Benefits of working from home
Because of the setup, working from home has been a wonderful opportunity to be more involved in the day-to-day parenting of my daughter. I can actively participate in the preschool drop off or pick up, throwing a child seat on the back of the bike has added an extra bit of fun to this and listening to her chat and sing as we cycle always brings a smile. At home we can sneak in a quick swim, I can help put her to nap, or enjoy lunch and dinner together as a family. We already had a great family dynamic but still, the work/life balance has improved even more along with productivity.
Of course, like many expats here, we do look forward to once again being able to travel for that much needed mental and physical break. We miss our families, seeing parents, uncles, and aunties, or nephews and nieces grow, and mostly miss sharing Kesha with them all. While we just get a bit greyer, kids change dramatically in these early years, and I am sure they will all be surprised and thrilled to be reintroduced to an extremely active and engaging version of the little person they last met.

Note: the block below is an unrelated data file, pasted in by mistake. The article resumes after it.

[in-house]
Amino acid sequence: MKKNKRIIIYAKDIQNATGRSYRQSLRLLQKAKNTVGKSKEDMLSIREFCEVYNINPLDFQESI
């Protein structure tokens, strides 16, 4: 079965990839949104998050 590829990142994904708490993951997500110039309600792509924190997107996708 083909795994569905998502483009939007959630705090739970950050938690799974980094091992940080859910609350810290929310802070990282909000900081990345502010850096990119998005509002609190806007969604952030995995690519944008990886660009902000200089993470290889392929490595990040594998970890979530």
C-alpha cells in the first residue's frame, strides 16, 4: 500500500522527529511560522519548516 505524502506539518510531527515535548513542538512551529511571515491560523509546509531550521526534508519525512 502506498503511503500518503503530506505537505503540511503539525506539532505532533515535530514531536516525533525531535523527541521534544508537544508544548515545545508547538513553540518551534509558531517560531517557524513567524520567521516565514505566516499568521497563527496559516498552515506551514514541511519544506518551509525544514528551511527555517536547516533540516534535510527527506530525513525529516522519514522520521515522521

I have always worked in an industry that relies significantly on travel. I see good people today working extremely hard to promote and enhance travel in the current environment, some to the extent of pushing strongly at a government level for safer travel options. The need is there, the want is there, just we are not there yet, so we will continue making the best out of the circumstances at hand and be ready to join the mad rush when the time comes.